WASHINGTON, DC – A new report from the Center for International Environmental Law (CIEL) examines the health impacts associated with plastics at every stage of their supply chain and lifecycle, and concludes that there is an immediate need to adopt a precautionary approach to protect humanity from the plastic pollution crisis.
Key findings from the report include that:
- Plastics pose distinct risks to human health at every stage of their lifecycle, arising from harmful chemicals released during raw material extraction and manufacturing, exposure to chemical additives during use, and the pollution of the environment and our food that can result as plastics enter the waste stream.
- Microplastic particles, such as fragments and fibers, can enter the body through contact, ingestion, or inhalation, and may be contributing to a wide range of health impacts as a result of their small size and ability to penetrate tissues and cells, and as a consequence of the complex burdens of the chemicals they can carry.
- Uncertainties and knowledge gaps, including an extreme lack of transparency, undermine the full assessment of health impacts, and prevent consumers, communities, and regulators from making informed decisions.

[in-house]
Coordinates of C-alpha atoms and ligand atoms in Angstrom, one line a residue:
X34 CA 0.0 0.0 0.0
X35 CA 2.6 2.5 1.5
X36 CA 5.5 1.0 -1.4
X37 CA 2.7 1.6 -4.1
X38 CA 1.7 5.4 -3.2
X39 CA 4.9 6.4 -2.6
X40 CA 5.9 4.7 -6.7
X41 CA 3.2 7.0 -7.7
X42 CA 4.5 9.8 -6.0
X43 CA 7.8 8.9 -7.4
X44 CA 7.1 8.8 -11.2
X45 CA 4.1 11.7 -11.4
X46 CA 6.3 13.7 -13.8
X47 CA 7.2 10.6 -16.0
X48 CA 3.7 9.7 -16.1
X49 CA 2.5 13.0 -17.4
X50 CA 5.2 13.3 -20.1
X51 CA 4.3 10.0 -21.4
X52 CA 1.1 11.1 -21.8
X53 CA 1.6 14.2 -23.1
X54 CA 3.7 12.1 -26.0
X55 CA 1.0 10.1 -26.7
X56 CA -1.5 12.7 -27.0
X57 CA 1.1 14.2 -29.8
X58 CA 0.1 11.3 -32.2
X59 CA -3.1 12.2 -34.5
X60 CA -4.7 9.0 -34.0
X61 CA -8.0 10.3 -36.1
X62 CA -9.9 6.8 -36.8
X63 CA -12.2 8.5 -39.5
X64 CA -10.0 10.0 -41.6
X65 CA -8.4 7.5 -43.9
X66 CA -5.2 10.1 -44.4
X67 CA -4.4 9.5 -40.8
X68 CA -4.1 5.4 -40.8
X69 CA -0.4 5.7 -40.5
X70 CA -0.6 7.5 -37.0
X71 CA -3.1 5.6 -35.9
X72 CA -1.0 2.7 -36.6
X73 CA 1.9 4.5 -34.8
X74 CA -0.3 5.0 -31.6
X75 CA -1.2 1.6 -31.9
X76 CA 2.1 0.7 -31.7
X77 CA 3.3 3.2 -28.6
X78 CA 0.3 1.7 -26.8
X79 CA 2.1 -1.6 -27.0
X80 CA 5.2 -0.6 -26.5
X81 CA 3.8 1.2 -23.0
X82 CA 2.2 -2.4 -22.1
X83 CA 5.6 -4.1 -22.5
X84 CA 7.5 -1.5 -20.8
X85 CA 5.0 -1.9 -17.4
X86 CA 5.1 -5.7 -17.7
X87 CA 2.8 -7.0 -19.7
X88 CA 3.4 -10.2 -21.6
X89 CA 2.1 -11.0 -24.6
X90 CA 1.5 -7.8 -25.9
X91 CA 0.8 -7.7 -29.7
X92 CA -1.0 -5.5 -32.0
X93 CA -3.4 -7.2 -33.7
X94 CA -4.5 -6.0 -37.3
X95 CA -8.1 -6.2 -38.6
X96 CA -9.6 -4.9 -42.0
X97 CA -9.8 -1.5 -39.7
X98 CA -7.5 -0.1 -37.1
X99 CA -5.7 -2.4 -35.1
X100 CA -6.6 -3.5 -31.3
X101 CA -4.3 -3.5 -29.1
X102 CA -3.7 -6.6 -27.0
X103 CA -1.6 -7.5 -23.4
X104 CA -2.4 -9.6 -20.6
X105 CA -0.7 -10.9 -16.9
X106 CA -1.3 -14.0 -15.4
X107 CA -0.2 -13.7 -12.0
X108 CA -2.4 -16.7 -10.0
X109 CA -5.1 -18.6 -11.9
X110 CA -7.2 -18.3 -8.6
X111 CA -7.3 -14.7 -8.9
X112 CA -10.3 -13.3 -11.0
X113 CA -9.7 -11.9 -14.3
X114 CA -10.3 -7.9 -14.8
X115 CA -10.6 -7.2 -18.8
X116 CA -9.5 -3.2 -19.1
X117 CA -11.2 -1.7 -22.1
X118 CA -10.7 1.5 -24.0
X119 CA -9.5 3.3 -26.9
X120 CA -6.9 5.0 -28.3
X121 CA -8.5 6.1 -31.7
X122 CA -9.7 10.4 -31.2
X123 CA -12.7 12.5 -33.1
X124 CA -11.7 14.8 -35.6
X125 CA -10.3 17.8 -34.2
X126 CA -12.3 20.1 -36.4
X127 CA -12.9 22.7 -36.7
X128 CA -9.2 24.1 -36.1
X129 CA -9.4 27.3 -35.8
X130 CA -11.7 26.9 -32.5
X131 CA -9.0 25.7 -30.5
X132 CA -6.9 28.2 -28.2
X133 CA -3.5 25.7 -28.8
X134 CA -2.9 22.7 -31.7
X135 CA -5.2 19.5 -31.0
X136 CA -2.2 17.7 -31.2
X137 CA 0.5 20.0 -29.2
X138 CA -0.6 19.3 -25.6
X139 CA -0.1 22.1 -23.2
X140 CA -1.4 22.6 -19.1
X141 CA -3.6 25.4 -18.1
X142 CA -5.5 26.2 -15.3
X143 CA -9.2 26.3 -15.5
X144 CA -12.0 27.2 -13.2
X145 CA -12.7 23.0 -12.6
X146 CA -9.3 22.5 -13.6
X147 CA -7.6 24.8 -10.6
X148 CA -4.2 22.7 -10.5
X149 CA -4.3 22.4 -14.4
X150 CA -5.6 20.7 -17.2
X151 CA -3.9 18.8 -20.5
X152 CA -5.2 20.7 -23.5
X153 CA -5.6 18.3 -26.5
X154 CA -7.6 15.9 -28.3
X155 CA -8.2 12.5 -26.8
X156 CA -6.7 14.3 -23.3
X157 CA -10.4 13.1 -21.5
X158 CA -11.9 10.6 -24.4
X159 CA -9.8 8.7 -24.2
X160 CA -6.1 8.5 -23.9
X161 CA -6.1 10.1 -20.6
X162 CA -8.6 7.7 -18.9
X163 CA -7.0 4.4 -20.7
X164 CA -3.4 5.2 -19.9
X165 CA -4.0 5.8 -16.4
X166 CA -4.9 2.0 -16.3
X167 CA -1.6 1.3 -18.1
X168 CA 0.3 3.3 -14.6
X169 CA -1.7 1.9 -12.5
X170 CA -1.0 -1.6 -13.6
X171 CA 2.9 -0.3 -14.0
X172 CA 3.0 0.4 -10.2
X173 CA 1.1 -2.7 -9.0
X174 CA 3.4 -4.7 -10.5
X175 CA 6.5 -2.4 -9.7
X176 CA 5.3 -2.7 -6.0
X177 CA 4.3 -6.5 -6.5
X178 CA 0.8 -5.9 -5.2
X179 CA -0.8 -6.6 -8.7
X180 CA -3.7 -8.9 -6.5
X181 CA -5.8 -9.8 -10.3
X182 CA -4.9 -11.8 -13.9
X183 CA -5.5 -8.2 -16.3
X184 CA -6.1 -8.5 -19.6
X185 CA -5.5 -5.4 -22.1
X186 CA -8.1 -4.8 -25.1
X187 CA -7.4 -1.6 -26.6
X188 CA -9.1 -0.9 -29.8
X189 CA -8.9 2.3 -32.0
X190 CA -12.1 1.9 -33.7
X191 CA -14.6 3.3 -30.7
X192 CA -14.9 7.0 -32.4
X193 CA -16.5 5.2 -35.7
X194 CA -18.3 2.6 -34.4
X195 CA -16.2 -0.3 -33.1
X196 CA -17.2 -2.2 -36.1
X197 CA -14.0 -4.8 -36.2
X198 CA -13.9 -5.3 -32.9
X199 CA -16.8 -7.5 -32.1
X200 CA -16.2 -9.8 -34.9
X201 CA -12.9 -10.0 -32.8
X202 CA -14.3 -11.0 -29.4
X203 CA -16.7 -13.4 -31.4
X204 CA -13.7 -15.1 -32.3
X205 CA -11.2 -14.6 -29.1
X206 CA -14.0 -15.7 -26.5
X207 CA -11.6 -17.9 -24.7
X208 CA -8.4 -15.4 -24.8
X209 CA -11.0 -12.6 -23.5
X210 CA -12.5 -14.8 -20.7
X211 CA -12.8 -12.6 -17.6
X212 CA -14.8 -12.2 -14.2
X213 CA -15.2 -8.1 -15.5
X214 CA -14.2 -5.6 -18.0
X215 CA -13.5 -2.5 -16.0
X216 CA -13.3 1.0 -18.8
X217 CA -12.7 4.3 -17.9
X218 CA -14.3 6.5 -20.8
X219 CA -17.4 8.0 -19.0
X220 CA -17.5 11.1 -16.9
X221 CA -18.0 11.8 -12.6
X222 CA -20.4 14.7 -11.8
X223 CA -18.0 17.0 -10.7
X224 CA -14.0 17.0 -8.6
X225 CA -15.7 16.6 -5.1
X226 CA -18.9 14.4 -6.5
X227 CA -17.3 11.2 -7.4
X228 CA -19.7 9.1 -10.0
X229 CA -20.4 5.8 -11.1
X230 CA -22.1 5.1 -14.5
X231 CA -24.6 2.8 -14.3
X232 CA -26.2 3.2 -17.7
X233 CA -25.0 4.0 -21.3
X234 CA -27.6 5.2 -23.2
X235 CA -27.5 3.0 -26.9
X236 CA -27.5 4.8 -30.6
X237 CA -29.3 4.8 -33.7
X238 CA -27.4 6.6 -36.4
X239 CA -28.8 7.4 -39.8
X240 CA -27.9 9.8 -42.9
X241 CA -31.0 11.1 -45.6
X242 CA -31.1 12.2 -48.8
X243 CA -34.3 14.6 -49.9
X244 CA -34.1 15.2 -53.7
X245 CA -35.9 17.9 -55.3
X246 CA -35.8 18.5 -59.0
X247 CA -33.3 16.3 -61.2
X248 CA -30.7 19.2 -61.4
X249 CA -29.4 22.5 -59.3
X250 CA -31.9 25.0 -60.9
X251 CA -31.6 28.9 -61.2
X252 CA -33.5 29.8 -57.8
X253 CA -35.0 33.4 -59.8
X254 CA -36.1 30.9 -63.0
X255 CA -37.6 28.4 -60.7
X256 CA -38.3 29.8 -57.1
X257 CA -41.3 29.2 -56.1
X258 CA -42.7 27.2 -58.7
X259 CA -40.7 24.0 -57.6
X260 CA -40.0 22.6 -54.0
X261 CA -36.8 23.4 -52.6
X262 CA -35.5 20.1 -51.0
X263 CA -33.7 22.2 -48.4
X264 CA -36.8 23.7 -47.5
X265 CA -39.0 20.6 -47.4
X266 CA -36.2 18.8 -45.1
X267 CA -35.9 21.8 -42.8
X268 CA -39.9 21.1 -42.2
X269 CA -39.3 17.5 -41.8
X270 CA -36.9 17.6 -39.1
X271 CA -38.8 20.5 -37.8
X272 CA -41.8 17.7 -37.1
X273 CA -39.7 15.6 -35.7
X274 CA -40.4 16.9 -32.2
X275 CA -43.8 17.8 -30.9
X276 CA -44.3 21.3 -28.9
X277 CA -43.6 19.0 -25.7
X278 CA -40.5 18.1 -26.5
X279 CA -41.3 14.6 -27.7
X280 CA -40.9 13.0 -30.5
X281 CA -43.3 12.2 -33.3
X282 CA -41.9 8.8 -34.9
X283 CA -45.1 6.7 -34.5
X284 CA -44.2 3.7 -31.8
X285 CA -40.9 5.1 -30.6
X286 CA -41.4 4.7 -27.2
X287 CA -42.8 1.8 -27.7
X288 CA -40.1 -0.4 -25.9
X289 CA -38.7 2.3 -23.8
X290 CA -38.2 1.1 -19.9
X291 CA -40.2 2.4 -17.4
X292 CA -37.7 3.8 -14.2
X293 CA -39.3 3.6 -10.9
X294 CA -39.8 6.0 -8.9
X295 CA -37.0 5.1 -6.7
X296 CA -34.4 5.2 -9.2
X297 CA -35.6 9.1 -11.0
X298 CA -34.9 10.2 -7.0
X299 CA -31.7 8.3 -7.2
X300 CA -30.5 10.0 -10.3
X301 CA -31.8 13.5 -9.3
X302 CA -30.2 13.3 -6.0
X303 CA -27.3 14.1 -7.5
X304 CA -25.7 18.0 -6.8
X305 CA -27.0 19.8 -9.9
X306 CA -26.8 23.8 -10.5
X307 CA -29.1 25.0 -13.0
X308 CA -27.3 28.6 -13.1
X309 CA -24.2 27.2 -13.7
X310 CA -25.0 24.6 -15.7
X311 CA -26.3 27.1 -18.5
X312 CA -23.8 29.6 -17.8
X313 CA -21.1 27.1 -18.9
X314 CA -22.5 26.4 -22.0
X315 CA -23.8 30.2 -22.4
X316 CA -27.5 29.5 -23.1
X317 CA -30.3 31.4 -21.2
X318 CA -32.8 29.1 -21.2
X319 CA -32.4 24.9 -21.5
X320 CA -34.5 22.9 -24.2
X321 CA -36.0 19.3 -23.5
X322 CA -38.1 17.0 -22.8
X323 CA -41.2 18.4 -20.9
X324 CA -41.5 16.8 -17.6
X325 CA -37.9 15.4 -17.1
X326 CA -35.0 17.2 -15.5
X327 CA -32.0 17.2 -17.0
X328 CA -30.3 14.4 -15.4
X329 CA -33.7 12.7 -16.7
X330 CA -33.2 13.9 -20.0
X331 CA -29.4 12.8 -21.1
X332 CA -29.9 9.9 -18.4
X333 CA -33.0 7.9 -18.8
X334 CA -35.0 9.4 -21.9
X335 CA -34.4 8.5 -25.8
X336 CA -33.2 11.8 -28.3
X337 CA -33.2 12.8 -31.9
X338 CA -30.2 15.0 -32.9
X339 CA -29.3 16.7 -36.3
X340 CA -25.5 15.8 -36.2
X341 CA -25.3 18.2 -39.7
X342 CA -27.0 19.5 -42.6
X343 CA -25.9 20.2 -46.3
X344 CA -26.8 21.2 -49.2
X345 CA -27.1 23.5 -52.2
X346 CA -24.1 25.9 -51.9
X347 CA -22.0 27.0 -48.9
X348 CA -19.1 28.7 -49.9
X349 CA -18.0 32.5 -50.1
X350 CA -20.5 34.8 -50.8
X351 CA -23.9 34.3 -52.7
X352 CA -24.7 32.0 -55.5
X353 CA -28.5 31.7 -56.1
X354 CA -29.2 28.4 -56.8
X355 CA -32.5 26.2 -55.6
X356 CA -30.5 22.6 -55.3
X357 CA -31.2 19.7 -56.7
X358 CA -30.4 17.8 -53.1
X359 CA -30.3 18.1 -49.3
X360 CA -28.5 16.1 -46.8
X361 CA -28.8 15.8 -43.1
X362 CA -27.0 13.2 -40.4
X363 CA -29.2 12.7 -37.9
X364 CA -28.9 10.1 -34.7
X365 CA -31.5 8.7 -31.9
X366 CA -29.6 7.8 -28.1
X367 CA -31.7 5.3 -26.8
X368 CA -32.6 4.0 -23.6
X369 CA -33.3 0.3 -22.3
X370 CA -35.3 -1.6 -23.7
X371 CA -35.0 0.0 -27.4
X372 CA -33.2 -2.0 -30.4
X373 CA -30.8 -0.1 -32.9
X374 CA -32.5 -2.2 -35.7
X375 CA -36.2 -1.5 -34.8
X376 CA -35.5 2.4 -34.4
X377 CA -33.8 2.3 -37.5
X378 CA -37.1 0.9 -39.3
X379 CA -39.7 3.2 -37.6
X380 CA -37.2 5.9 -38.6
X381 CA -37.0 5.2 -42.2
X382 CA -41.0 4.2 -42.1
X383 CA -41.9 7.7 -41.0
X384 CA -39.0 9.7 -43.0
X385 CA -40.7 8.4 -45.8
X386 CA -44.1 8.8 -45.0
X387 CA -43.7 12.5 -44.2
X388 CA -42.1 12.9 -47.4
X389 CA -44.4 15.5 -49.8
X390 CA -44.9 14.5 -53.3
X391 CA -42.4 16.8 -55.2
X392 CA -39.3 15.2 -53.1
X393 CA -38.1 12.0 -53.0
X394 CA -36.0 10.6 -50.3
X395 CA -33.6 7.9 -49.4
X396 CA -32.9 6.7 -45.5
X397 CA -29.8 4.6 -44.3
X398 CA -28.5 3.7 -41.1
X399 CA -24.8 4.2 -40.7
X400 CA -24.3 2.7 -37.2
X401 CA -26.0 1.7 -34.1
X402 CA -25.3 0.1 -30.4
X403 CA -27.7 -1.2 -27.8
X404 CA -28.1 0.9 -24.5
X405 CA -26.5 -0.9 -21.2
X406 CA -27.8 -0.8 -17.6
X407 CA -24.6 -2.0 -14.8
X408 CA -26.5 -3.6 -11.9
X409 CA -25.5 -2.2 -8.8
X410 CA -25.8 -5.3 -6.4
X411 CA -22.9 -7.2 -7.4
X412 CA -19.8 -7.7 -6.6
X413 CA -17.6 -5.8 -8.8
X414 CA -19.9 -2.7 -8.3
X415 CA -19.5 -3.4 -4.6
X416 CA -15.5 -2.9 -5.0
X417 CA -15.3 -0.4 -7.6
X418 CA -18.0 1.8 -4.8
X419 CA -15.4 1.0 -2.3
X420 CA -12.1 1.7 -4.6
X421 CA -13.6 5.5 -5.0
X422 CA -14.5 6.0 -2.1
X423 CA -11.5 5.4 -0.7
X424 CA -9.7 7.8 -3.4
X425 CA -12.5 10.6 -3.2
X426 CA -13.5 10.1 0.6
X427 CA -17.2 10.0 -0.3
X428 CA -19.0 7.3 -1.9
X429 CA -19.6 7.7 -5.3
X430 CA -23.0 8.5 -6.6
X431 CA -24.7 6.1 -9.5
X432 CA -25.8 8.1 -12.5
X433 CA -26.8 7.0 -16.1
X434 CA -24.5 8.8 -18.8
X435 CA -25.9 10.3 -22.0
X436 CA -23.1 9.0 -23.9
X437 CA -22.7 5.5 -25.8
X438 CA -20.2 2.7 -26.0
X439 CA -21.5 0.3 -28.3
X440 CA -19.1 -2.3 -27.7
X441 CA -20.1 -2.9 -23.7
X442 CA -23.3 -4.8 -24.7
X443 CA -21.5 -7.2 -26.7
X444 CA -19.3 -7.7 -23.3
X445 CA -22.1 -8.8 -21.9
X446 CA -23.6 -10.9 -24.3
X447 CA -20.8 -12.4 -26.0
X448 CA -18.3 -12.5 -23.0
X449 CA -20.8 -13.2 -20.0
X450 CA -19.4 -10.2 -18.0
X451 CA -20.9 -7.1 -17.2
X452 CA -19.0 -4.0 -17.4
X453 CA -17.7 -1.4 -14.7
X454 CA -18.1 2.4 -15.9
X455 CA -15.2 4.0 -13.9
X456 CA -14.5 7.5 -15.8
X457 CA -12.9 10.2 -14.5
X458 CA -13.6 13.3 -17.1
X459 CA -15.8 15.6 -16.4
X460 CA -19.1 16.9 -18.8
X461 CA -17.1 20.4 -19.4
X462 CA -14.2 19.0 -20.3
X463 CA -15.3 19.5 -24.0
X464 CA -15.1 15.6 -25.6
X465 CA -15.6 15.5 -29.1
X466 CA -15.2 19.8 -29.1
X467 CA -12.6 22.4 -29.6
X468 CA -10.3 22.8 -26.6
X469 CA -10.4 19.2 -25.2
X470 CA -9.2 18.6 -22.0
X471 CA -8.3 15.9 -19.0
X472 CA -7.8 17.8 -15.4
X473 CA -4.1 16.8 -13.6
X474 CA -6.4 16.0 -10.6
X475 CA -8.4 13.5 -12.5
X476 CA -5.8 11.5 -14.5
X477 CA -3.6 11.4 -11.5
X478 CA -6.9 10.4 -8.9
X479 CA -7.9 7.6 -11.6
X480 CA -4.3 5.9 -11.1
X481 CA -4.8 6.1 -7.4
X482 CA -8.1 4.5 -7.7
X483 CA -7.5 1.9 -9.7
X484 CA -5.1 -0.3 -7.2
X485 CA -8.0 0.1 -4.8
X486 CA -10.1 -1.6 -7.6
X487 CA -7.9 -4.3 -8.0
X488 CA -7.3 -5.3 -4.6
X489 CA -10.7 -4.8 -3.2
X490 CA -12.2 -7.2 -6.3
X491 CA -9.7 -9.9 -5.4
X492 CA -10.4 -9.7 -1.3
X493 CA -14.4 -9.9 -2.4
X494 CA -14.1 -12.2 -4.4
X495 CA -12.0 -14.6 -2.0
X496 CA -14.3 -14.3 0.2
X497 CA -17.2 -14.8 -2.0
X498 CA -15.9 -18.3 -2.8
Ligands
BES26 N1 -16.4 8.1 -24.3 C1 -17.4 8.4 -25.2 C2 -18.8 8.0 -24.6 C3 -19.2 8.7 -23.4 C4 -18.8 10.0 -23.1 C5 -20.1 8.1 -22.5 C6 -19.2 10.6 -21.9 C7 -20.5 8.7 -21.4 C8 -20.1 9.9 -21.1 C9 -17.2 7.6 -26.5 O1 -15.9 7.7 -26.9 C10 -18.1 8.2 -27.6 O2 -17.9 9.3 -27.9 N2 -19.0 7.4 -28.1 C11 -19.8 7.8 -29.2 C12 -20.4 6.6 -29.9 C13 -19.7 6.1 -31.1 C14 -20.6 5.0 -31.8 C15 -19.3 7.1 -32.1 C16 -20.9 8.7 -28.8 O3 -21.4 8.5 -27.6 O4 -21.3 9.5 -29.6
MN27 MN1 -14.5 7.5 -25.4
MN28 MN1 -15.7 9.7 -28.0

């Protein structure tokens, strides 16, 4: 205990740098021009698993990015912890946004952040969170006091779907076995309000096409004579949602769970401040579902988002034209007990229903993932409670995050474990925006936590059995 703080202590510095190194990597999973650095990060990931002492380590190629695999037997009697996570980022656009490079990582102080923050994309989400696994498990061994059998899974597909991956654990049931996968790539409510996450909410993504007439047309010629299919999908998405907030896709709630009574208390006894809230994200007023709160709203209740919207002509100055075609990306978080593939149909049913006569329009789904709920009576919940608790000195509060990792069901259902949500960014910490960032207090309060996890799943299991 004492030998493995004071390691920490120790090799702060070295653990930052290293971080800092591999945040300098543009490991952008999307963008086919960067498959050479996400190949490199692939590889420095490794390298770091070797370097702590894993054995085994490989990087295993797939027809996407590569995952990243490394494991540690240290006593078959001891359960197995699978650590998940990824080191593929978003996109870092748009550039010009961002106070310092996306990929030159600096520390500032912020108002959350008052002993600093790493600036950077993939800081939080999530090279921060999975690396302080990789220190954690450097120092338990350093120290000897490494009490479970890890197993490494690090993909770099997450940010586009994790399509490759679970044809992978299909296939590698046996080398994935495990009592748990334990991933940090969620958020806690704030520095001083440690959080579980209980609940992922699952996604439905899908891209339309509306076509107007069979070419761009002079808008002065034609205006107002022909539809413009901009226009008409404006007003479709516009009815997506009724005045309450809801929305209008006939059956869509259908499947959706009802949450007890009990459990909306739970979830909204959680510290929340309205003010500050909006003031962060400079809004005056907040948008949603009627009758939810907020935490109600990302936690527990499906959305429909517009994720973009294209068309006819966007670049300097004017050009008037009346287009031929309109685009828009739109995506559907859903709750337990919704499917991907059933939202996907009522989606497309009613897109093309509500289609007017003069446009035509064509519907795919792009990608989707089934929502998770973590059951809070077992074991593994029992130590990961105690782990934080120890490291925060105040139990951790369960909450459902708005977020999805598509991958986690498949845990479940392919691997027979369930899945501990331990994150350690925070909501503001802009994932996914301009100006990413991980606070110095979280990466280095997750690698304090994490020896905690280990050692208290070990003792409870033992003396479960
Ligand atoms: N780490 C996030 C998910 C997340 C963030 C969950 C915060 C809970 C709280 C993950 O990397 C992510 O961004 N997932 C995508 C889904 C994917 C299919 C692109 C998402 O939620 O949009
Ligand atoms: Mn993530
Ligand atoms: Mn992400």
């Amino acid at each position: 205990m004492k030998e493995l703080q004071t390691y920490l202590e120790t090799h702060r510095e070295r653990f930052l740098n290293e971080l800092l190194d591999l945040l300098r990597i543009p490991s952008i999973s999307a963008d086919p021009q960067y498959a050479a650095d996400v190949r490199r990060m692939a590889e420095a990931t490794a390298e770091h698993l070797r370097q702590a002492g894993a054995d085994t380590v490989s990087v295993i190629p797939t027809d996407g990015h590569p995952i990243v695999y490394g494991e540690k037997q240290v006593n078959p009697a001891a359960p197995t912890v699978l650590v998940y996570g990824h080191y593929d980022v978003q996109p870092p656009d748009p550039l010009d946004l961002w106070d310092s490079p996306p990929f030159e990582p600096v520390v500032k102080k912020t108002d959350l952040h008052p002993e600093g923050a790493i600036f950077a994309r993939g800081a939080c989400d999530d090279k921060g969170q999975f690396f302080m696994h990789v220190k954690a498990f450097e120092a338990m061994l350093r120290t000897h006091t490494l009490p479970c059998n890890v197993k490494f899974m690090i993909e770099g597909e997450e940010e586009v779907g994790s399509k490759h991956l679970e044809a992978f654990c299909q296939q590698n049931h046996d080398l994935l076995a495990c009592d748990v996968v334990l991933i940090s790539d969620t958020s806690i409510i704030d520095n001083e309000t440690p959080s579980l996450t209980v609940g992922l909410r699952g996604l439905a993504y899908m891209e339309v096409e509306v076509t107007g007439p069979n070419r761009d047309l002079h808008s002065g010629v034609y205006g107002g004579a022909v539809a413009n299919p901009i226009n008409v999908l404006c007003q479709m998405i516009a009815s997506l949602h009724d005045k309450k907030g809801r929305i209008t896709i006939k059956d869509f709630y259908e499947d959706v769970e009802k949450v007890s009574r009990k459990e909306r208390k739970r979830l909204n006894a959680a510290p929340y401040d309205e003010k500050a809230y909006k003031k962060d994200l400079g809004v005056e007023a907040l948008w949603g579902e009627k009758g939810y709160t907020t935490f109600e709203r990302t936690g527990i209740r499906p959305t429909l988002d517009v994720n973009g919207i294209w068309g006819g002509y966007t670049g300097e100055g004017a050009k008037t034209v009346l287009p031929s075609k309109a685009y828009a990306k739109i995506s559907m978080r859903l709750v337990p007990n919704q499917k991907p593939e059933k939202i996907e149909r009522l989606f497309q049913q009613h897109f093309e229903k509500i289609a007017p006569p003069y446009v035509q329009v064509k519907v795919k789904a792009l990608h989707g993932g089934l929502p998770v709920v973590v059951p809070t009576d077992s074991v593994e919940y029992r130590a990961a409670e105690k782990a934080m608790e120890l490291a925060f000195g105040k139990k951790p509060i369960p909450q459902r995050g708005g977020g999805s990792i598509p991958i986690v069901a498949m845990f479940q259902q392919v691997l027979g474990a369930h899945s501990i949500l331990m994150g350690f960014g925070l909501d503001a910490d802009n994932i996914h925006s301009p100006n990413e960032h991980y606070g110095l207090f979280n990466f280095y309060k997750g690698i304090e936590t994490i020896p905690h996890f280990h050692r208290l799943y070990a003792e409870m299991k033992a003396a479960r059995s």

In response to the CIEL report findings, Sarah King, Greenpeace Canada’s Head of Oceans & Plastics campaign said:
“Politicians and corporate polluters have been ignoring the negative impacts of plastic on human health for far too long, maintaining the status quo and risking our health for the sake of profits. Plastic might be cheap, but we now know the true cost of it. It’s not just our oceans and marine animals that are suffering from the plastic pollution crisis, it’s all of us. For the sake of our health, knowing what we now know, we must adopt a precautionary principle and phase out these throwaway plastics for good. Corporations must reduce the production of throwaway plastics immediately and begin to move toward systems of refill and reuse. The health risk of the plastic pollution crisis must be at the forefront of all decisions on plastics moving forward.”
To read the entire report, please click here: https://www.ciel.org/plasticandhealth/
For more information, please contact:
Philippa Duchastel de Montrouge, Communications Officer, Greenpeace Canada, firstname.lastname@example.org, +1 (514) 929-8227